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    Audio has been the Achilles heel of the SLR video cameras. I'm not real up on what's new so you'll need to research it some. In my opinion good audio is the most important part. People will watch a poorly recorded video if the audio is good.
    Chris Jennings FHP

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  6. #6
    Tech Guru MyUsername's Avatar
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    Quote Originally Posted by LXJ View Post
    Are there any good mics that hook directly to the DSLR. Something that will save me from syncing it later.
    Any good DSLR will have an 3,5 mm jack audio in. So just about anything will work.
    Most DSLR come with a built in mic that only supports mono. Though more recently stereo is added more often. But picking up a DSLR with a mono built in mic is a possibility. Watch out for that.


    My mom has a Nikon D5100 (but I use it more than her, since I'm more tech-savy) and have not tested it's audio capabilities yet.
    If you 're wondering about video, well it's probably good enough. But is it (crazy) good ? No.

  7. #7
    Tech Mentor LXJ's Avatar
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    For SLRs keep in mind the lens makes a huge difference as well. Grab a 50mm portrait lens for a great interview look. I was looking for a wireless audio solution in case I wanted to interview people on the street and my camera man needs to run after me.

  8. #8
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    Quote Originally Posted by LXJ View Post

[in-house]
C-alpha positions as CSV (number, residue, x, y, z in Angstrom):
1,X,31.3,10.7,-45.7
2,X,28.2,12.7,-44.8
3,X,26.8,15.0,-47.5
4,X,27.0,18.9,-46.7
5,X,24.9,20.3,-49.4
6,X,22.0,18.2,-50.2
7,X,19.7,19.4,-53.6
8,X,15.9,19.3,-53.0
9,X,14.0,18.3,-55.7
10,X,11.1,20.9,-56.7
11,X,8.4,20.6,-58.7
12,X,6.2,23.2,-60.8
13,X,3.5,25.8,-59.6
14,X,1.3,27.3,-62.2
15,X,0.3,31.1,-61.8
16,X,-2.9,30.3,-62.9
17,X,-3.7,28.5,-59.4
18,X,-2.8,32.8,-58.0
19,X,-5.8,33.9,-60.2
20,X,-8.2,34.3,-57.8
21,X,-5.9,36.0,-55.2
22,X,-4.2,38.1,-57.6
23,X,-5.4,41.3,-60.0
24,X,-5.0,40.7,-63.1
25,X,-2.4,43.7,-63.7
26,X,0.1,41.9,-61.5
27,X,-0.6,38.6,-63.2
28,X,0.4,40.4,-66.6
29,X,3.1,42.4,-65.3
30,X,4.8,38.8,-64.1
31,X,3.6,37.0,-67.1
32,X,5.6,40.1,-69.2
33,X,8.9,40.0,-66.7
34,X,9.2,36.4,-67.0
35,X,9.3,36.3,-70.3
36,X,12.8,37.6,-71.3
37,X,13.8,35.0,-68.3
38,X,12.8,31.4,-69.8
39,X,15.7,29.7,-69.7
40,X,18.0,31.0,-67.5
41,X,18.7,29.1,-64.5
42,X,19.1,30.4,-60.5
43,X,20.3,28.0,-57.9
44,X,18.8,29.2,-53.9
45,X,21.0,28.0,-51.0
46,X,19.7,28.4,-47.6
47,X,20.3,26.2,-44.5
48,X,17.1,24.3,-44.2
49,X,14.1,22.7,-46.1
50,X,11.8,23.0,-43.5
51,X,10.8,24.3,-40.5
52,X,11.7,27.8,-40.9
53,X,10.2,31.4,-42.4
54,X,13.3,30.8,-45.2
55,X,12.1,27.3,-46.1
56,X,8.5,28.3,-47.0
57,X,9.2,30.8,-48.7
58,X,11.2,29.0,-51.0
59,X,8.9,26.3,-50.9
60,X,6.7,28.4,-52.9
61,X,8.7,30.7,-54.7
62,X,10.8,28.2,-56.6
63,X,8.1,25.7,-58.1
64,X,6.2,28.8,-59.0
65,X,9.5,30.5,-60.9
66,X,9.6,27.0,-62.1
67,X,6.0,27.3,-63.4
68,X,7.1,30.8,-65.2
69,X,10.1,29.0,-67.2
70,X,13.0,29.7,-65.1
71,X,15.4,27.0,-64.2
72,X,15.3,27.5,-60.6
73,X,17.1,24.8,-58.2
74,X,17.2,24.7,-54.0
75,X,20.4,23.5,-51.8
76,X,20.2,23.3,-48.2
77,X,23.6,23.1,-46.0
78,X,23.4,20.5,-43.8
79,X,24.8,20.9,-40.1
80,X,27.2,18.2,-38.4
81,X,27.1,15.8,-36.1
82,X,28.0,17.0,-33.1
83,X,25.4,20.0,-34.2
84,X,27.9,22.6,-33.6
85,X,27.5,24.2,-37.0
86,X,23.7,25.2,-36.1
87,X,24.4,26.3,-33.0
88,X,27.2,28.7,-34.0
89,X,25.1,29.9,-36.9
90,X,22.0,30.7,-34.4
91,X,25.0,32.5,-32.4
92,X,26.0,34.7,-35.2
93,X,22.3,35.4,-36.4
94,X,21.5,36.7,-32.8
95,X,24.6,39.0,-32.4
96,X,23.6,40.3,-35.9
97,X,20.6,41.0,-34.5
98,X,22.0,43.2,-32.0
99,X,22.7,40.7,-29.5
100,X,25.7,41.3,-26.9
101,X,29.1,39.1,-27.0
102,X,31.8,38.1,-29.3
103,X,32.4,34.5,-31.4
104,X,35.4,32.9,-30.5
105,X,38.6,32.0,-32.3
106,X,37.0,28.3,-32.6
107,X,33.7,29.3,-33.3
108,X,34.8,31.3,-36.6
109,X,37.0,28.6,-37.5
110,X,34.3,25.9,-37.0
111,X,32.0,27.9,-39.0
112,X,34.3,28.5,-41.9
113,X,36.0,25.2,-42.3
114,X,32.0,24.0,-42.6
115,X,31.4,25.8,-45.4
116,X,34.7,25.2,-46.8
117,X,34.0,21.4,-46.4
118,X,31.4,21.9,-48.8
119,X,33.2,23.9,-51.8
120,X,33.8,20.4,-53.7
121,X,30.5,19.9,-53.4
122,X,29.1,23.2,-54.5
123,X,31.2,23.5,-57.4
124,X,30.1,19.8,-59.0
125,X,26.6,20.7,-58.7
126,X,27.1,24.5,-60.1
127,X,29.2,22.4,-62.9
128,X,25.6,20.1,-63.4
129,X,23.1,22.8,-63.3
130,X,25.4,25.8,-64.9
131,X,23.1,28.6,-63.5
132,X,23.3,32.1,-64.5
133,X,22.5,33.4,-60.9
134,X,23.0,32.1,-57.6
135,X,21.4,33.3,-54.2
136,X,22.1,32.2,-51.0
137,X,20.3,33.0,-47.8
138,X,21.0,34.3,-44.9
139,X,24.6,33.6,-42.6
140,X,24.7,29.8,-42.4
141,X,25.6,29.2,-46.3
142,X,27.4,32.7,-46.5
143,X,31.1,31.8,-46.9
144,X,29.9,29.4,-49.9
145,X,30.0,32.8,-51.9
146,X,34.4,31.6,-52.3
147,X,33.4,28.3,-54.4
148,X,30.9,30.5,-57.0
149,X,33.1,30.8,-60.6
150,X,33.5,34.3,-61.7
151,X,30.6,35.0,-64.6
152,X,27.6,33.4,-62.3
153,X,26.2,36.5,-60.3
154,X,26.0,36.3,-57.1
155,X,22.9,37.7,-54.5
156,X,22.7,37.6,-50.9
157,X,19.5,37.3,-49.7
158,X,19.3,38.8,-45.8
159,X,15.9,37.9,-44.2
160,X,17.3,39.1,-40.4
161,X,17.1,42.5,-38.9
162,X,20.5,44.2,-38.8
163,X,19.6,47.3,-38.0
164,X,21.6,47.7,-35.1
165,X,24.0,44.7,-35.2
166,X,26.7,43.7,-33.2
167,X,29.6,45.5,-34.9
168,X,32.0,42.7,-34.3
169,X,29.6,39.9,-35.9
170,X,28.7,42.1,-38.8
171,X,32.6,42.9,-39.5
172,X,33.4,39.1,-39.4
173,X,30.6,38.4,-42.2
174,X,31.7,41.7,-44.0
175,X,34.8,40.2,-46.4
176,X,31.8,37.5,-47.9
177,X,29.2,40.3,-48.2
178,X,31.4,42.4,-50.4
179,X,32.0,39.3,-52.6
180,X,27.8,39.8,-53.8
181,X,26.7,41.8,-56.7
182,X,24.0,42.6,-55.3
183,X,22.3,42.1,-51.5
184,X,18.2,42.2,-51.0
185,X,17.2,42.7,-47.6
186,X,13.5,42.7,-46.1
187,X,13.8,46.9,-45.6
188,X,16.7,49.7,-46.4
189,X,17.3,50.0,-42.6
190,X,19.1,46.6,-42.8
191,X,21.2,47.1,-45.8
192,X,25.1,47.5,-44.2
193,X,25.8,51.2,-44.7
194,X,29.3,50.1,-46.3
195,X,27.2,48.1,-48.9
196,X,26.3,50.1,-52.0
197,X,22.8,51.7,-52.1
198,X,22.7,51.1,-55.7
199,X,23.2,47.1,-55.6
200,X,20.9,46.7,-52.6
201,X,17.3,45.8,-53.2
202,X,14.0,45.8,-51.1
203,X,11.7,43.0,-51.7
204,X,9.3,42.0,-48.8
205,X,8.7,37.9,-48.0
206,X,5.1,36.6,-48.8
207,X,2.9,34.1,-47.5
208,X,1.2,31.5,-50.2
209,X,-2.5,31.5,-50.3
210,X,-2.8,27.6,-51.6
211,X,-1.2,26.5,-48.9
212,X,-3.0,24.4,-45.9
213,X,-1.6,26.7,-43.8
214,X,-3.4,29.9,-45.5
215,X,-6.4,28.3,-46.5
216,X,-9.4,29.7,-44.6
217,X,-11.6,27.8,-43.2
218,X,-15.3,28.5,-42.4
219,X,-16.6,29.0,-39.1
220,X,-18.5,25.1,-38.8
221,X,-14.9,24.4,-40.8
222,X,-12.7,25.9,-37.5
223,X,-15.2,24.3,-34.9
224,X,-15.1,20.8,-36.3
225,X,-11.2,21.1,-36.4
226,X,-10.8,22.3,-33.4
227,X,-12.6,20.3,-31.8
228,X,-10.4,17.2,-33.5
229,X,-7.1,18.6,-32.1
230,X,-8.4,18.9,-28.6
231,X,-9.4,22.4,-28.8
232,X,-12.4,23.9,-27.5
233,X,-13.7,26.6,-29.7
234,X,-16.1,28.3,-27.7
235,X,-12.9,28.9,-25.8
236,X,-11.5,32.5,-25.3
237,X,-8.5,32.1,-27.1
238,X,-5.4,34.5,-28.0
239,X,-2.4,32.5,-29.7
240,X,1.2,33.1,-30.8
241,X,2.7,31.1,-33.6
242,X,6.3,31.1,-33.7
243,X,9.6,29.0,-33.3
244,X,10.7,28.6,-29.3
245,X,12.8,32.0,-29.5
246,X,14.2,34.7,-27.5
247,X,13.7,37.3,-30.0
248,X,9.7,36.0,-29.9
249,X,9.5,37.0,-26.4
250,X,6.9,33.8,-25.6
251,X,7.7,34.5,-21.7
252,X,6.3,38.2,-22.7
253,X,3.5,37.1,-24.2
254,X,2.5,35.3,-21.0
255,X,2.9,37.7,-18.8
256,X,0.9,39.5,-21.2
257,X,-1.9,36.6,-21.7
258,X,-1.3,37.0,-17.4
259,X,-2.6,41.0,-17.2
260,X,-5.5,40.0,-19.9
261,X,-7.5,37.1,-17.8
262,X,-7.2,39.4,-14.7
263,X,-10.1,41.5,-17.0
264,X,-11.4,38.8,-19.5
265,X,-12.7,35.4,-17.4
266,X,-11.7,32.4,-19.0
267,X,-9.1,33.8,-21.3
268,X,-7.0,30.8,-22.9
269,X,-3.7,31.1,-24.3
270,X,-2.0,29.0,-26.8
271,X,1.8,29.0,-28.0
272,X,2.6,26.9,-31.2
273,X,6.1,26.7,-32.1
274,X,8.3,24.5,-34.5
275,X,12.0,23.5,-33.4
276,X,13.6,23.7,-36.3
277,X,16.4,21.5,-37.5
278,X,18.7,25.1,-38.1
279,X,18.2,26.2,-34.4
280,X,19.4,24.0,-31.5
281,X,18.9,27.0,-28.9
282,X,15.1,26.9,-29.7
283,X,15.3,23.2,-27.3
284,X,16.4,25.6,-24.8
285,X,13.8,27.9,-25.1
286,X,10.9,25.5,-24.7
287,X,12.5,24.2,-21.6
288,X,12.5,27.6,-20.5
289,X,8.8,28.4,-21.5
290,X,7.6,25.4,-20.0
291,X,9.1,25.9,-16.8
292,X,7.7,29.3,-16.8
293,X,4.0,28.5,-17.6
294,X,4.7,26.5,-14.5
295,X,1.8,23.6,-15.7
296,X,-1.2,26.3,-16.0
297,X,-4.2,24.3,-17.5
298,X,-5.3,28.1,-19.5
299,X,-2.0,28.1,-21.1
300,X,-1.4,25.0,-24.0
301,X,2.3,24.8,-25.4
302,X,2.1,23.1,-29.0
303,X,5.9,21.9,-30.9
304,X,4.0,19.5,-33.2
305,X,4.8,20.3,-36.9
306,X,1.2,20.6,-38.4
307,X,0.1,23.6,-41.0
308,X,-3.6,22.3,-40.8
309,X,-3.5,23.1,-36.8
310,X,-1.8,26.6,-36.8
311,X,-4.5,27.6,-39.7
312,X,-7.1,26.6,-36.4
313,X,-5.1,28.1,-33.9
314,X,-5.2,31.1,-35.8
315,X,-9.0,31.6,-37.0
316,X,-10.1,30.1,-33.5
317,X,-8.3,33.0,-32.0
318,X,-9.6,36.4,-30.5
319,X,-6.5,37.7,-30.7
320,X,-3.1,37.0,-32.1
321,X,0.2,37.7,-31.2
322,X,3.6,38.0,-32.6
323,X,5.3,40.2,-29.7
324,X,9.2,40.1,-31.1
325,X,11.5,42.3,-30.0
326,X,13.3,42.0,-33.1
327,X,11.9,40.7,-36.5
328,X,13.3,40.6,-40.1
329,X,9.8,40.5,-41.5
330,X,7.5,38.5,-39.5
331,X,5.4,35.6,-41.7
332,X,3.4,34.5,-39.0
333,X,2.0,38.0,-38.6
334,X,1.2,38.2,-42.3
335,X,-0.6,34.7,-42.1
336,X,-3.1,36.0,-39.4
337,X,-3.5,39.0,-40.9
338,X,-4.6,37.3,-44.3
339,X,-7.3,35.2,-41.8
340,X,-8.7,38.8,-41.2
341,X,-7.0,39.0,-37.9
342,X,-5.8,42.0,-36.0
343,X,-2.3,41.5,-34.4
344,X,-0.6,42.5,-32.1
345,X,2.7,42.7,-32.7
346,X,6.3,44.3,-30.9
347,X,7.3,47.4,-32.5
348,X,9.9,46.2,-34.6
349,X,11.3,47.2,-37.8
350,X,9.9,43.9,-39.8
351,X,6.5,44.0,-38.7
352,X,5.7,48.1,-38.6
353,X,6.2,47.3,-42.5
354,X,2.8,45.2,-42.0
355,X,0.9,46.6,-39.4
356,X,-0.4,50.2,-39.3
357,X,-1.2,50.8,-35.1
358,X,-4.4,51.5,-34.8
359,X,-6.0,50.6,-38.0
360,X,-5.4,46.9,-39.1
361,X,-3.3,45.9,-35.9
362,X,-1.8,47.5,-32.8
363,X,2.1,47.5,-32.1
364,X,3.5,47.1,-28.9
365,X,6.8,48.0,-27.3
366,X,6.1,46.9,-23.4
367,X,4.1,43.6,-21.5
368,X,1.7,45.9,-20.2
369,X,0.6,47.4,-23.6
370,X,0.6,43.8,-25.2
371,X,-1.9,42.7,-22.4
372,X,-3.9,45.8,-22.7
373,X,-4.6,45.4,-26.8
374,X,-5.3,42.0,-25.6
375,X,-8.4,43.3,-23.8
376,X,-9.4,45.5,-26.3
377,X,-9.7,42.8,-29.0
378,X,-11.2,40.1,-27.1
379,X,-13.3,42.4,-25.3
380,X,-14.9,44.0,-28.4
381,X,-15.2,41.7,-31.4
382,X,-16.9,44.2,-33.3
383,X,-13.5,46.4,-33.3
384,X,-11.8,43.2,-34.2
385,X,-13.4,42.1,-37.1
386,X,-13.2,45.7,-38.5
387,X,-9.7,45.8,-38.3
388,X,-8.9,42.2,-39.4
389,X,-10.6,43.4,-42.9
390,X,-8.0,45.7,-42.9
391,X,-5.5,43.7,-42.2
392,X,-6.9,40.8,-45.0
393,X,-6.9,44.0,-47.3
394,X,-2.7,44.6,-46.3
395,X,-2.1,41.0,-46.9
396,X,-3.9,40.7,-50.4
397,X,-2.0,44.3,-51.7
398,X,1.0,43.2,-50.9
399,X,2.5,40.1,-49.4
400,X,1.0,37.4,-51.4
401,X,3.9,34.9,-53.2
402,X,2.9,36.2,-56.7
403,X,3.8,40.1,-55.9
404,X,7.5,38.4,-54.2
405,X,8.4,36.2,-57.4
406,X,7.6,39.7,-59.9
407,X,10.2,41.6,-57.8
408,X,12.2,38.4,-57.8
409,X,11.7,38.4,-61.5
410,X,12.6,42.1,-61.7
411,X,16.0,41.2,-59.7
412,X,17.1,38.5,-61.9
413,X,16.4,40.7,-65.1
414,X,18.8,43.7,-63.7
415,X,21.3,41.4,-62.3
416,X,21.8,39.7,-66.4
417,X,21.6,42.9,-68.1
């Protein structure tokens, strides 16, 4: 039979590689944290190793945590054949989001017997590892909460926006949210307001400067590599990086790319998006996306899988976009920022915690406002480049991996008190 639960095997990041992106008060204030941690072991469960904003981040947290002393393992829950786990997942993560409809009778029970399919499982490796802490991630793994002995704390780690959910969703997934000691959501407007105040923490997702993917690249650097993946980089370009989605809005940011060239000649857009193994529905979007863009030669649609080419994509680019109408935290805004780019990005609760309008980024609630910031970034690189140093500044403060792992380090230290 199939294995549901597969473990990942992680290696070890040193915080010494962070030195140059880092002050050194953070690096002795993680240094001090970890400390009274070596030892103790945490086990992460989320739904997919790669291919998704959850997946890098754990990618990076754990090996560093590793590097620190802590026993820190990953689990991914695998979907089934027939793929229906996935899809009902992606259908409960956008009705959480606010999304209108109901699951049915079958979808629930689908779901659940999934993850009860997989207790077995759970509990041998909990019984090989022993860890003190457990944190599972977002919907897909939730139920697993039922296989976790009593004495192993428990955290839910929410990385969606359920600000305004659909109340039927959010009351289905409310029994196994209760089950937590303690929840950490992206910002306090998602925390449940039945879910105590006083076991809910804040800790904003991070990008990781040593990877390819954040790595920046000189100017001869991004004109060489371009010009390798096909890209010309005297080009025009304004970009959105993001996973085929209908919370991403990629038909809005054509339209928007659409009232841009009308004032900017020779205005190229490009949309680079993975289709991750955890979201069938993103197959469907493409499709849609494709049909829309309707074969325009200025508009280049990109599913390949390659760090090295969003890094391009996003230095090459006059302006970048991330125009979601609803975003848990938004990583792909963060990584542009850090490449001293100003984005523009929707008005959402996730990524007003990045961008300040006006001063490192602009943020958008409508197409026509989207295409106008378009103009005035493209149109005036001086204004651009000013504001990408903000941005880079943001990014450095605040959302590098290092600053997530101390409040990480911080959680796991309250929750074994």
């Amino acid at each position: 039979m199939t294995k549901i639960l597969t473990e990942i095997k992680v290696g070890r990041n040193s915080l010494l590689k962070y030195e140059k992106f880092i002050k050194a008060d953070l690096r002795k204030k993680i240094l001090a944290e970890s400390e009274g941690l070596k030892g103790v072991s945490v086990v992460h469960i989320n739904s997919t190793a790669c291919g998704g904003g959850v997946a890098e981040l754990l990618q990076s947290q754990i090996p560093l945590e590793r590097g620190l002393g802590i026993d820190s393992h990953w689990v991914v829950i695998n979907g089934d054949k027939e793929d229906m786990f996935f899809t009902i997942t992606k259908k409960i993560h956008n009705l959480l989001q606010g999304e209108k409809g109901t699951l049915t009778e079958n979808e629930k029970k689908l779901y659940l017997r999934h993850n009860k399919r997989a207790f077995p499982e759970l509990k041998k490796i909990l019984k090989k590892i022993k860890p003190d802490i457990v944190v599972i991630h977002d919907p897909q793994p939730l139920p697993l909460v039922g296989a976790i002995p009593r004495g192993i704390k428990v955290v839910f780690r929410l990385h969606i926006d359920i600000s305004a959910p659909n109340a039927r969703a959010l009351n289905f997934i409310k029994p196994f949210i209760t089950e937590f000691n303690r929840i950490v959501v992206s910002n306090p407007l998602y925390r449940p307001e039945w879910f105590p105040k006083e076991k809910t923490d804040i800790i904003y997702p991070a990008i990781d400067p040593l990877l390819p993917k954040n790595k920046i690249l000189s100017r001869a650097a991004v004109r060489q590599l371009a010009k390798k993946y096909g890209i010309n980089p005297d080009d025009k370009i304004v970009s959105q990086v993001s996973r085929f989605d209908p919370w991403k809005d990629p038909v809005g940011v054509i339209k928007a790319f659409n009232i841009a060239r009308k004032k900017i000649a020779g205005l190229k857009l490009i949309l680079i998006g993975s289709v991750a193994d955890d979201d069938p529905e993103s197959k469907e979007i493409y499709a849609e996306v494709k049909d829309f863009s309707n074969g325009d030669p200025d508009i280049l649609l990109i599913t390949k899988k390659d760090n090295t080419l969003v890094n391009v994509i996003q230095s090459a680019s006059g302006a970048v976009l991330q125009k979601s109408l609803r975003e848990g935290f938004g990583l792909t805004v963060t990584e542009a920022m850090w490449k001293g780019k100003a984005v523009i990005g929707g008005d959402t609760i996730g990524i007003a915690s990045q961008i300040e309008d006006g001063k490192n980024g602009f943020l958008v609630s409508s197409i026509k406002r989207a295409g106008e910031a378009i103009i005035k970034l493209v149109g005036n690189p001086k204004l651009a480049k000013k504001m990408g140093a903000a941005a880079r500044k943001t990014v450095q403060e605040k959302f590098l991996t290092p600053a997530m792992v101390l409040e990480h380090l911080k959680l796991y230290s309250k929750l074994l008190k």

Are there any good mics that hook directly to the DSLR. Something that will save me from syncing it later.
    Yes, tons. Get a battery powered shotgun condenser mic that mounts to the top of your camera.

    My DSLR doesn't have mic in so I use my iPhone to record audio with the Fostex AR-4i.

    If my camera did have line/mic in I would get the Rode VideoMic. It's a great bang for your buck.

    Here they are bundled together - http://www.bhphotovideo.com/c/produc...Interface.html

  9. #9
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    Quote Originally Posted by LXJ View Post
    For SLRs keep in mind the lens makes a huge difference as well. Grab a 50mm portrait lens for a great interview look. I was looking for a wireless audio solution in case I wanted to interview people on the street and my camera man needs to run after me.
    Lens is everything.

    http://www.definitionmagazine.com/jo...ll-places.html

    That's an article about the movie 127 being shot with DSLR cameras. Check out the lens they put on that.

  10. #10

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    You could record video with a good DSLR and audio with a good handheld digital audio recorder and then sync it together with Final Cut Pro using the audio track as the sync. Even better, shoot from multiple angles with a couple of iPhones and have multi cam takes that look very professional.